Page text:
Hearts Of GlassHer twelfth solo album (she also released Liv On, a collection of healing songs with Olivia Newton-John and Amy Sky in 2016), this is her first new material since The Mighty Sky six years ago and also the first where she’s handed over complete control of production to someone else, namely Sam Ashworth.

Having said that, it’s not entirely new with several of the tracks being re-recordings from earlier albums or (as on the Uncovered album) things she’s written but never previously recorded herself, except this time arranged for guitar rather than piano. It is, though, the all new ‘Come To Mine’ that sets things in motion, a co-write with Graham Gouldman and Kevin Montgomery from Chris Difford’s songwriting retreat in Somerset, an upbeat come together sentiment set to a catchy rolling rhythm and chorus that musically puts me in mind of Dar Williams’s ‘Mercy of the Fallen’.

Originally written for and recorded by Waylon Jennings on his Eagle album, ‘Old Church Hymns & Nursery Rhymes’ , a song about the passing of time, duly opens with a pump organ and is taken a slightly more uptempo pace than his. Another previously unrecorded number can be found with the dreamy country ballad waltz ‘If My World Didn’t Have You’, first heard on Willie Nelson’s 1990 album Horse Called Music, here featuring Johnny Duke on electric guitar and Rodney Crowell on backing vocals.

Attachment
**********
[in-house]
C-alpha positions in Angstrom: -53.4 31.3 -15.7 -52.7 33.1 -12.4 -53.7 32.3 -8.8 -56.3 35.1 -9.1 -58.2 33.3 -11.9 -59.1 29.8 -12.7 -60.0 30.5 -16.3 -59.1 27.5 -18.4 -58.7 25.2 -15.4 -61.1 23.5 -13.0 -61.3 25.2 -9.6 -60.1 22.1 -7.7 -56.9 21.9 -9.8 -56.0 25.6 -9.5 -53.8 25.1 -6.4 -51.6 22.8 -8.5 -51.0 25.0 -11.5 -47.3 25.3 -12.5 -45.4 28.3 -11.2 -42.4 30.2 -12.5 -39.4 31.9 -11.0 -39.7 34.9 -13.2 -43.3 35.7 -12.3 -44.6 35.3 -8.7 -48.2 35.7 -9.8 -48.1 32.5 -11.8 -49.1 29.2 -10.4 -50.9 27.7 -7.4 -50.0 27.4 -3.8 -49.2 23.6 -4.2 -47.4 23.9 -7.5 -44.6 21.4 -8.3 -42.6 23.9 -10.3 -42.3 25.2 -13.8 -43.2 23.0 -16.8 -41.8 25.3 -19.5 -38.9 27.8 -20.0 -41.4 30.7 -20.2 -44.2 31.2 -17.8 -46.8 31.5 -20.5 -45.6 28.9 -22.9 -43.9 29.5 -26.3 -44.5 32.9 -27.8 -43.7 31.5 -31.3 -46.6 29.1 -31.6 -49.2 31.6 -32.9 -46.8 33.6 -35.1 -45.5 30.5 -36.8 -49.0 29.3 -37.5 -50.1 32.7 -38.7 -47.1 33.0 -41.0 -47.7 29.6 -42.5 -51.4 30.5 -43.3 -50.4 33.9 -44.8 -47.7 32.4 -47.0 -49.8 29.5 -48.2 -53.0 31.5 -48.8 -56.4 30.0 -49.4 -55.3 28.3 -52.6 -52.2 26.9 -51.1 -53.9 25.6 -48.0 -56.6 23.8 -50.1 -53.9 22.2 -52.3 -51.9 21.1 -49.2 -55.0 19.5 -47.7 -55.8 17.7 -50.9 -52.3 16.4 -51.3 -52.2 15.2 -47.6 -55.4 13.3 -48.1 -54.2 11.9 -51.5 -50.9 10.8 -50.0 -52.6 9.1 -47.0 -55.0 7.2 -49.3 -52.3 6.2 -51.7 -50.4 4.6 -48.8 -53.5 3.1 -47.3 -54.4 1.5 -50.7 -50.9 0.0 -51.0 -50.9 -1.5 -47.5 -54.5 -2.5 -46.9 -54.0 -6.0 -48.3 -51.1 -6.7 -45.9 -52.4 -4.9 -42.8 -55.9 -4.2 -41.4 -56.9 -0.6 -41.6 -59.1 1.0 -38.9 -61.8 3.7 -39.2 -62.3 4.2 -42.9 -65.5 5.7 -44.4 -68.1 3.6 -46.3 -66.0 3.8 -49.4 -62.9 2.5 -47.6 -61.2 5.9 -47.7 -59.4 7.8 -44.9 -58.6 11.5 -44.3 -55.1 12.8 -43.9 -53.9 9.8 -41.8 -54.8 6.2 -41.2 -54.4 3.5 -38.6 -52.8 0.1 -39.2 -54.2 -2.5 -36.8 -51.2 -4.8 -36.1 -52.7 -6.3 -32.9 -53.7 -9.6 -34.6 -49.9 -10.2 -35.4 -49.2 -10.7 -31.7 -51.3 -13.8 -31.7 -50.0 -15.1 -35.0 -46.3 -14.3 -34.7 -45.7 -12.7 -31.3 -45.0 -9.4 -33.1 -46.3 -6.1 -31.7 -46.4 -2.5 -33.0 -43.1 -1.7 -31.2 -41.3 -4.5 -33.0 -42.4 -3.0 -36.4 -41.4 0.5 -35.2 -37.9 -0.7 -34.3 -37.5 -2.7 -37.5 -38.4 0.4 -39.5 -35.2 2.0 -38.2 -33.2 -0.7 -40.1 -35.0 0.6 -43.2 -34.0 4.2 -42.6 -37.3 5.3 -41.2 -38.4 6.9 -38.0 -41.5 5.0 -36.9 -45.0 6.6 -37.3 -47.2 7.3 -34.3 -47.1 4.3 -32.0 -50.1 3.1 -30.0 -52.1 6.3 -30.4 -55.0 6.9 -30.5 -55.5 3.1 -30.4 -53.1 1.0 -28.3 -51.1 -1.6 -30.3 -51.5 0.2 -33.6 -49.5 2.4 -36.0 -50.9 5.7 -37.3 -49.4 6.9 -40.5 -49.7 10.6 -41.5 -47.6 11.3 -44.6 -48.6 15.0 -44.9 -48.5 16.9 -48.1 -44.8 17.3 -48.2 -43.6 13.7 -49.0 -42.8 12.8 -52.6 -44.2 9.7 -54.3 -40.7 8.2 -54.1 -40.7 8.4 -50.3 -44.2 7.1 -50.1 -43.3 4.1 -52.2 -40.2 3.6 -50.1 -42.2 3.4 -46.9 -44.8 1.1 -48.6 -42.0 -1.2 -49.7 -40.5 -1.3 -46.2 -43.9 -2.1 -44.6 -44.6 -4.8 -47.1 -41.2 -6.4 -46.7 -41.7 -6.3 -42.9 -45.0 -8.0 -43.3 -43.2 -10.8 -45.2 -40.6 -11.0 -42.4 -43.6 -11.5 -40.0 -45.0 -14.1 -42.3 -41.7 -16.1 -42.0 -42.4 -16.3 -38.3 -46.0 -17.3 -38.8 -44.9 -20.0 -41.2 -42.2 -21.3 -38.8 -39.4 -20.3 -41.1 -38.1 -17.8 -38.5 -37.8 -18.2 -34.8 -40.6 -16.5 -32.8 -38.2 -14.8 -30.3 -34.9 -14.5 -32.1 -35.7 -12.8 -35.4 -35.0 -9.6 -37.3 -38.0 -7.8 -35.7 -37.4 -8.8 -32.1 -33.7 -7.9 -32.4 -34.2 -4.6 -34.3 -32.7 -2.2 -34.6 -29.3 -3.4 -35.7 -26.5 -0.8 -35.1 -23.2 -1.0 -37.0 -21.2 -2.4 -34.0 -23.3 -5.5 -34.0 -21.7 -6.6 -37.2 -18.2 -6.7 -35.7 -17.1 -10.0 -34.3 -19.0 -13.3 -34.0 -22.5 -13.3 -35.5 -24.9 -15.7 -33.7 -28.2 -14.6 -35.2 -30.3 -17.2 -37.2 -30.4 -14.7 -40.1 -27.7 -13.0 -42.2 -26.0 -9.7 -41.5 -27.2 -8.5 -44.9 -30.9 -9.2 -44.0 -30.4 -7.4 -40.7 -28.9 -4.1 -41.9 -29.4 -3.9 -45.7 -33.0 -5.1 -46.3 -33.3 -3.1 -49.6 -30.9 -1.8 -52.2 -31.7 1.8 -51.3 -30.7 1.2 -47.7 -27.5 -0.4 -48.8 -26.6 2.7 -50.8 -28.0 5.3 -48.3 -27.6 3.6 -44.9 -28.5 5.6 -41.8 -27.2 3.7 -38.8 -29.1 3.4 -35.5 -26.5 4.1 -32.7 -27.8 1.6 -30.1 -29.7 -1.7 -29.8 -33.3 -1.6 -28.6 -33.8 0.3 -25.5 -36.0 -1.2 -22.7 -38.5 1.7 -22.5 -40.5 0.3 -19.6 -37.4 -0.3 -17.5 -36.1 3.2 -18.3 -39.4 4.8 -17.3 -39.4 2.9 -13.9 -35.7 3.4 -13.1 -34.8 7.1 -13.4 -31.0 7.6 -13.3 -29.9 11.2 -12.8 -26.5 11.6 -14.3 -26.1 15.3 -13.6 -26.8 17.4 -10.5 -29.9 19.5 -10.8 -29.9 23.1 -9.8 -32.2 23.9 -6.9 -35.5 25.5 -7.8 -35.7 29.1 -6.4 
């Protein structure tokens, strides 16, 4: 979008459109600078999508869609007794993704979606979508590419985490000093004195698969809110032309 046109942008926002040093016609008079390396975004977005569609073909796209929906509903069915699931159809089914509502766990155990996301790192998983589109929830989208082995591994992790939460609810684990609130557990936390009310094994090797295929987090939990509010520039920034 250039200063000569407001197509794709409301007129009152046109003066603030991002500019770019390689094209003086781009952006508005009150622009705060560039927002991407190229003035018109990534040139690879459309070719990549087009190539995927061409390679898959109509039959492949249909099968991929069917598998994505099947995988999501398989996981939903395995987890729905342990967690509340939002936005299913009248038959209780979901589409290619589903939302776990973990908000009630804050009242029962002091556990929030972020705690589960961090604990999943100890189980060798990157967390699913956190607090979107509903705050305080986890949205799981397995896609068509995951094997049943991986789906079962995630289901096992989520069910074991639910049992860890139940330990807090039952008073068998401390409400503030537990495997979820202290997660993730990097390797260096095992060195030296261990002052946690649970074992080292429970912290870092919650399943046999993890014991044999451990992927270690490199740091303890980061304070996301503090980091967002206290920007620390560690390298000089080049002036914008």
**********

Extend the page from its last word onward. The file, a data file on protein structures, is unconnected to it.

Dating back to her second, self-titled, album that same year, ‘Life Holds On’ is transformed from the original punchy piano driven version to a slower, more reflective number, while from that same album also comes ‘Child Again’, the soulful, bluesy flavour still much the same except with classical guitar dominant rather than piano (though it’s still in evidence) along with Spencer Cullum Jr. on pedal steel.

There’s also two songs revisited from 1993’s You Hold The Key, first up being the breathily-sung ‘Rage On Rage’, stripped of its strings and, again, built around classical acoustic, courtesy of Duke, its dreamy Janis Ian-like slow waltz structure more apparent and coloured now with pedal steel, organ and doleceola and Ruby Manafu on backing. The other, which closes the album, as it did on the original, is an even more lovely reading of ‘Dancer To The Drum’, her hymn to the unknown path of life upon which each new child embarks, carrying with them the DNA of the past awaiting rebirth.